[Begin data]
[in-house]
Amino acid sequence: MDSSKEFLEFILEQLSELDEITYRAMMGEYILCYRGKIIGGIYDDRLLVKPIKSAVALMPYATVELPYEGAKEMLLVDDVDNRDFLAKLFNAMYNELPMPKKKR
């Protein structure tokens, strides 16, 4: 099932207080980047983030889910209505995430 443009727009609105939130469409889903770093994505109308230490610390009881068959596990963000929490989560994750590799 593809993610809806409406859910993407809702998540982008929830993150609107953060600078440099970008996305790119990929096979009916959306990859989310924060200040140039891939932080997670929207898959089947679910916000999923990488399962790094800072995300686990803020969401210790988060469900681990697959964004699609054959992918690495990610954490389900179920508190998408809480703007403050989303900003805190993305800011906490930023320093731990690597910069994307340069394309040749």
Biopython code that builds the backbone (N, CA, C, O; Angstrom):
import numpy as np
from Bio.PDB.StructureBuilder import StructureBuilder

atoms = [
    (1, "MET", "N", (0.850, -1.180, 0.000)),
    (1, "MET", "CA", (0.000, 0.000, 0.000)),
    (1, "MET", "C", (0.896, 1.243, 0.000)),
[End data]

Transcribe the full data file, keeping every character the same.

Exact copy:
[in-house]
Amino acid sequence: MDSSKEFLEFILEQLSELDEITYRAMMGEYILCYRGKIIGGIYDDRLLVKPIKSAVALMPYATVELPYEGAKEMLLVDDVDNRDFLAKLFNAMYNELPMPKKKR
């Protein structure tokens, strides 16, 4: 099932207080980047983030889910209505995430 443009727009609105939130469409889903770093994505109308230490610390009881068959596990963000929490989560994750590799 593809993610809806409406859910993407809702998540982008929830993150609107953060600078440099970008996305790119990929096979009916959306990859989310924060200040140039891939932080997670929207898959089947679910916000999923990488399962790094800072995300686990803020969401210790988060469900681990697959964004699609054959992918690495990610954490389900179920508190998408809480703007403050989303900003805190993305800011906490930023320093731990690597910069994307340069394309040749």
Biopython code that builds the backbone (N, CA, C, O; Angstrom):
import numpy as np
from Bio.PDB.StructureBuilder import StructureBuilder

atoms = [
    (1, "MET", "N", (0.850, -1.180, 0.000)),
    (1, "MET", "CA", (0.000, 0.000, 0.000)),
    (1, "MET", "C", (0.896, 1.243, 0.000)),